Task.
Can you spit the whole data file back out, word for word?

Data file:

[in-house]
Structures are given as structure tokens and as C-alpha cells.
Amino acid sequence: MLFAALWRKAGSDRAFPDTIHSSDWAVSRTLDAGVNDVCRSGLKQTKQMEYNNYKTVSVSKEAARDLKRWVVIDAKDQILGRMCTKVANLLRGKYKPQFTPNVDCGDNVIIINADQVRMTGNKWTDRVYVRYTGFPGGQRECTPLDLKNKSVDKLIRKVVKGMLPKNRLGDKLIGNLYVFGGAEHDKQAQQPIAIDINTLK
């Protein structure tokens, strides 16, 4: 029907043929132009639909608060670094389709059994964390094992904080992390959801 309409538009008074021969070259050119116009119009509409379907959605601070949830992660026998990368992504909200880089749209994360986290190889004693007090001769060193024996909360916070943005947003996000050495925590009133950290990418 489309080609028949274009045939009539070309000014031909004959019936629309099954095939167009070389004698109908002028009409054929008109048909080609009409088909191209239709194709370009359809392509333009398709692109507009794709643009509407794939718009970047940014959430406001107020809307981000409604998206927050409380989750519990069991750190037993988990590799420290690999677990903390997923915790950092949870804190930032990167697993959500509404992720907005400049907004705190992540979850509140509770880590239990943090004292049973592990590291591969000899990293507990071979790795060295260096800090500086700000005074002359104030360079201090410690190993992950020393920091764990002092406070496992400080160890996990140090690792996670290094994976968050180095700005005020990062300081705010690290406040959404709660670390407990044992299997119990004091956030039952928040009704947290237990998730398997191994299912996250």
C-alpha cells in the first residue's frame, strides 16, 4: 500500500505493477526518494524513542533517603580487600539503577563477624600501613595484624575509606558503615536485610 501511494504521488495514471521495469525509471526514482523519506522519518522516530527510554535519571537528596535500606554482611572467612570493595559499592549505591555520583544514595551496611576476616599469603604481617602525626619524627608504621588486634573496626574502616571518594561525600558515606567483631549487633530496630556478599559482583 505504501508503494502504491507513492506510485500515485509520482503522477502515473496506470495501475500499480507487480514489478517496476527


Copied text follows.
[in-house]
Structures are given as structure tokens and as C-alpha cells.
Amino acid sequence: MLFAALWRKAGSDRAFPDTIHSSDWAVSRTLDAGVNDVCRSGLKQTKQMEYNNYKTVSVSKEAARDLKRWVVIDAKDQILGRMCTKVANLLRGKYKPQFTPNVDCGDNVIIINADQVRMTGNKWTDRVYVRYTGFPGGQRECTPLDLKNKSVDKLIRKVVKGMLPKNRLGDKLIGNLYVFGGAEHDKQAQQPIAIDINTLK
């Protein structure tokens, strides 16, 4: 029907043929132009639909608060670094389709059994964390094992904080992390959801 309409538009008074021969070259050119116009119009509409379907959605601070949830992660026998990368992504909200880089749209994360986290190889004693007090001769060193024996909360916070943005947003996000050495925590009133950290990418 489309080609028949274009045939009539070309000014031909004959019936629309099954095939167009070389004698109908002028009409054929008109048909080609009409088909191209239709194709370009359809392509333009398709692109507009794709643009509407794939718009970047940014959430406001107020809307981000409604998206927050409380989750519990069991750190037993988990590799420290690999677990903390997923915790950092949870804190930032990167697993959500509404992720907005400049907004705190992540979850509140509770880590239990943090004292049973592990590291591969000899990293507990071979790795060295260096800090500086700000005074002359104030360079201090410690190993992950020393920091764990002092406070496992400080160890996990140090690792996670290094994976968050180095700005005020990062300081705010690290406040959404709660670390407990044992299997119990004091956030039952928040009704947290237990998730398997191994299912996250």
C-alpha cells in the first residue's frame, strides 16, 4: 500500500505493477526518494524513542533517603580487600539503577563477624600501613595484624575509606558503615536485610 501511494504521488495514471521495469525509471526514482523519506522519518522516530527510554535519571537528596535500606554482611572467612570493595559499592549505591555520583544514595551496611576476616599469603604481617602525626619524627608504621588486634573496626574502616571518594561525600558515606567483631549487633530496630556478599559482583 505504501508503494502504491507513492506510485500515485509520482503522477502515473496506470495501475500499480507487480514489478517496476527